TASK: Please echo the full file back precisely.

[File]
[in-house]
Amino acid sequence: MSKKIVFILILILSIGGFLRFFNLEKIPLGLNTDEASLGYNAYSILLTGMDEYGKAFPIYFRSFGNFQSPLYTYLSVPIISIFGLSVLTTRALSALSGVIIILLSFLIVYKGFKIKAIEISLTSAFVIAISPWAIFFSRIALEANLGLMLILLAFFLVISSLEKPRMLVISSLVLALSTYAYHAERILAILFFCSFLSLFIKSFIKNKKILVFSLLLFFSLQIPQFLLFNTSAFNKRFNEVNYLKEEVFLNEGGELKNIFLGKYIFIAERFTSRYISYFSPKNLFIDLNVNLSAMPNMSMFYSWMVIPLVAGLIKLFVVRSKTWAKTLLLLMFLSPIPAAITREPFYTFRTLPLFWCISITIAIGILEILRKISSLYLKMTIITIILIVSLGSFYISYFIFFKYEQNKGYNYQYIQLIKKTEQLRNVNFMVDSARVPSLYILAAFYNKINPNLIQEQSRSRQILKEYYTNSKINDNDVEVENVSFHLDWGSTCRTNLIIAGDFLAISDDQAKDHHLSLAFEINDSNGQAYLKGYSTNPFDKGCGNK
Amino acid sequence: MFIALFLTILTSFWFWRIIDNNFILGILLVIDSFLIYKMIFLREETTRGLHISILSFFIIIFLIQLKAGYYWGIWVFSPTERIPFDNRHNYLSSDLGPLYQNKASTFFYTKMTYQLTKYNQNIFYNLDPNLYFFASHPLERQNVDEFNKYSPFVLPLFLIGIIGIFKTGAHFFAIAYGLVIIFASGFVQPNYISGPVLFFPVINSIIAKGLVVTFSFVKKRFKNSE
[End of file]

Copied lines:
[in-house]
Amino acid sequence: MSKKIVFILILILSIGGFLRFFNLEKIPLGLNTDEASLGYNAYSILLTGMDEYGKAFPIYFRSFGNFQSPLYTYLSVPIISIFGLSVLTTRALSALSGVIIILLSFLIVYKGFKIKAIEISLTSAFVIAISPWAIFFSRIALEANLGLMLILLAFFLVISSLEKPRMLVISSLVLALSTYAYHAERILAILFFCSFLSLFIKSFIKNKKILVFSLLLFFSLQIPQFLLFNTSAFNKRFNEVNYLKEEVFLNEGGELKNIFLGKYIFIAERFTSRYISYFSPKNLFIDLNVNLSAMPNMSMFYSWMVIPLVAGLIKLFVVRSKTWAKTLLLLMFLSPIPAAITREPFYTFRTLPLFWCISITIAIGILEILRKISSLYLKMTIITIILIVSLGSFYISYFIFFKYEQNKGYNYQYIQLIKKTEQLRNVNFMVDSARVPSLYILAAFYNKINPNLIQEQSRSRQILKEYYTNSKINDNDVEVENVSFHLDWGSTCRTNLIIAGDFLAISDDQAKDHHLSLAFEINDSNGQAYLKGYSTNPFDKGCGNK
Amino acid sequence: MFIALFLTILTSFWFWRIIDNNFILGILLVIDSFLIYKMIFLREETTRGLHISILSFFIIIFLIQLKAGYYWGIWVFSPTERIPFDNRHNYLSSDLGPLYQNKASTFFYTKMTYQLTKYNQNIFYNLDPNLYFFASHPLERQNVDEFNKYSPFVLPLFLIGIIGIFKTGAHFFAIAYGLVIIFASGFVQPNYISGPVLFFPVINSIIAKGLVVTFSFVKKRFKNSE